Accessibility Skip to Global Navigation Skip to Local Navigation Skip to Content Skip to Search Skip to Site Map Menu

Thomas Potts of Canterbury

Monday 31 August 2020 12:02pm

Colonist and conservationist

Paul Star

Star Potts cover webThe book

In 1858 Canterbury settler Thomas Potts protested against the destruction of tōtara on the Port Hills near Christchurch. A decade later, as a member of Parliament, he made forest conservation a national issue. Through his writing he raised the then novel idea of protecting native birds on island reserves, and proposed the creation of national ‘domains’ or parks. As a pioneering colonist, acclimatist and runholder, however, Potts’ own actions threatened the very environments he sought to maintain. This makes him a fascinating subject as we confront present-day problems in balancing development and conservation.

This book is about, and partly by, Potts, and through him about New Zealand and the course and consequences of colonisation. It describes and interprets his life, from his early years in England through to his 34 years in New Zealand. Excerpts from Potts’ vivid 1850s diary, written from close to the edge of European settlement, are published here for the first time. Thomas Potts of Canterbury also reproduces 11 long-forgotten essays by him from the 1880s, in which he reflected on the 1850s and what had happened since – both to New Zealand’s natural environment and to Māori and Pākehā. Sixteen pages of contemporary images supplement the text.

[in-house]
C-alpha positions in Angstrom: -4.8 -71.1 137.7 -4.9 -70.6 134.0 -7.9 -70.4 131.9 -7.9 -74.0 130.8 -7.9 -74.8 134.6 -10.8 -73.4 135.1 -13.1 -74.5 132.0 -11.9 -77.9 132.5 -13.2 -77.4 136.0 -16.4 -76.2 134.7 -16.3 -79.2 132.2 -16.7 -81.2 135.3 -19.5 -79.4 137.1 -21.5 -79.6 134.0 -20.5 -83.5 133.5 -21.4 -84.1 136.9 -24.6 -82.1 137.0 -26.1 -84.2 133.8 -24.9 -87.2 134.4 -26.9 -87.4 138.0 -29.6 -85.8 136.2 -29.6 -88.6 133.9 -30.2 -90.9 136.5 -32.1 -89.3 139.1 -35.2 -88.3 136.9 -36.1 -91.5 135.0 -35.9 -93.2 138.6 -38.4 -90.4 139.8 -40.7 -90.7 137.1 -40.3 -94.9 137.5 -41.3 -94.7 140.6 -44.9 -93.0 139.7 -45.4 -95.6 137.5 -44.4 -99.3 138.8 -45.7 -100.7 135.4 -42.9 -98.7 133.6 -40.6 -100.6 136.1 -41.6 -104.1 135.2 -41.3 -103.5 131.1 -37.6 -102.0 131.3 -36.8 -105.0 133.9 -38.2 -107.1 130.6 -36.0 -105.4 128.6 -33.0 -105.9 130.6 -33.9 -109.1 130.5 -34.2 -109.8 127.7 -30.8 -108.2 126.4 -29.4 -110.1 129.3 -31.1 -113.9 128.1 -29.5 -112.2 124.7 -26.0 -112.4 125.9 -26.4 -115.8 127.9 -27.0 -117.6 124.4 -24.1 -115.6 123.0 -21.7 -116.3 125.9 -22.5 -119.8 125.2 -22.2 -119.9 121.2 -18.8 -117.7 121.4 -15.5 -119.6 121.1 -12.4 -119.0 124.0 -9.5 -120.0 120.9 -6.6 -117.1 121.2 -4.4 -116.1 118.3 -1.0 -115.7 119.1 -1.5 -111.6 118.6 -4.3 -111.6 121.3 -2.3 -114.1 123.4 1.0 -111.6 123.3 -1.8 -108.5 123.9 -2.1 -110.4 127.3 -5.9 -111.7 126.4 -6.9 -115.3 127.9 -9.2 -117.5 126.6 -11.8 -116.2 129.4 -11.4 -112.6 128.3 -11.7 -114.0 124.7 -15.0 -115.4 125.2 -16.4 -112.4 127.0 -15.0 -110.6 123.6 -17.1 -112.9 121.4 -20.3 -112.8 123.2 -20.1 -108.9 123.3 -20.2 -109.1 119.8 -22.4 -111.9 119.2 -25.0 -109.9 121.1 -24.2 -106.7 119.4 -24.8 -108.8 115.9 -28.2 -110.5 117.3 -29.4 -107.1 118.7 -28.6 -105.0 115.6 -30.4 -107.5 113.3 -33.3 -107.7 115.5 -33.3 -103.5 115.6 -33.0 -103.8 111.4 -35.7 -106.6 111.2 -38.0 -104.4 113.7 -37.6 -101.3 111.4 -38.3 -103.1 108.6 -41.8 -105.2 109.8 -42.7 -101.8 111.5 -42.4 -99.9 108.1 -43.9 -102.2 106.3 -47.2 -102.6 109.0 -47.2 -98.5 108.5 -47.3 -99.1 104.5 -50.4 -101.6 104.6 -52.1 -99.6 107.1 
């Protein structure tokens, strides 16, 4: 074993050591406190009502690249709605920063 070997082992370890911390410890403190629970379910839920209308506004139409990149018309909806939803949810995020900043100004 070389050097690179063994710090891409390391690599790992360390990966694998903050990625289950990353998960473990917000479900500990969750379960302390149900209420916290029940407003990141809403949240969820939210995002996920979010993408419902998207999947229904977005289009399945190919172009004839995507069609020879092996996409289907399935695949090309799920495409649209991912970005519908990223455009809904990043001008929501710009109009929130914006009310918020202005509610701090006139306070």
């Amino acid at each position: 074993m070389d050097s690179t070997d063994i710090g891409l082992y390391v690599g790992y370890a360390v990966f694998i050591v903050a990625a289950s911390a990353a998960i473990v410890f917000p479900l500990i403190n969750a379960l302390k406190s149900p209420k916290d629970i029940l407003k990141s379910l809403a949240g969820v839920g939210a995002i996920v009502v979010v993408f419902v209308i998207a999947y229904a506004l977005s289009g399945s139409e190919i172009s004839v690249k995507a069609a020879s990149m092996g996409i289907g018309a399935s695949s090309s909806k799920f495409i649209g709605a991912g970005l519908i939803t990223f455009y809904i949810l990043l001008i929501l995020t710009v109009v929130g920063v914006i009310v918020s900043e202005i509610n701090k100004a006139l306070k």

Thomas Potts of Canterbury will appeal to anyone interested in the early history of Canterbury, in environmental change, and in early efforts in New Zealand towards conservation. It is a story of conflicting goals, magnificently exemplified in the life and writings of a man who strove, 150 years ago, to be both colonist and conservationist.

The author

Paul Star was born in England in 1950 and has lived in New Zealand since 1972. He holds a master’s degree in European history and English literature from Cambridge University. He gained a further master’s and a doctorate from the University of Otago, focusing on nineteenth-century New Zealand environmental history. As a postdoctoral fellow at Otago he contributed to the Marsden-funded Empires of Grass project, which studied the transition of much of New Zealand from native forest to exotic pasture. Paul has published 30 articles in New Zealand, Australian and British journals, and wrote the chapter on environmental history in the new Oxford History of New Zealand. He lives and gardens on the Otago Peninsula.

Publication details

Paperback, 170 x 240mm, 342 pp
ISBN 9781988592428, $39.95
IN-STORE: SEPT 2020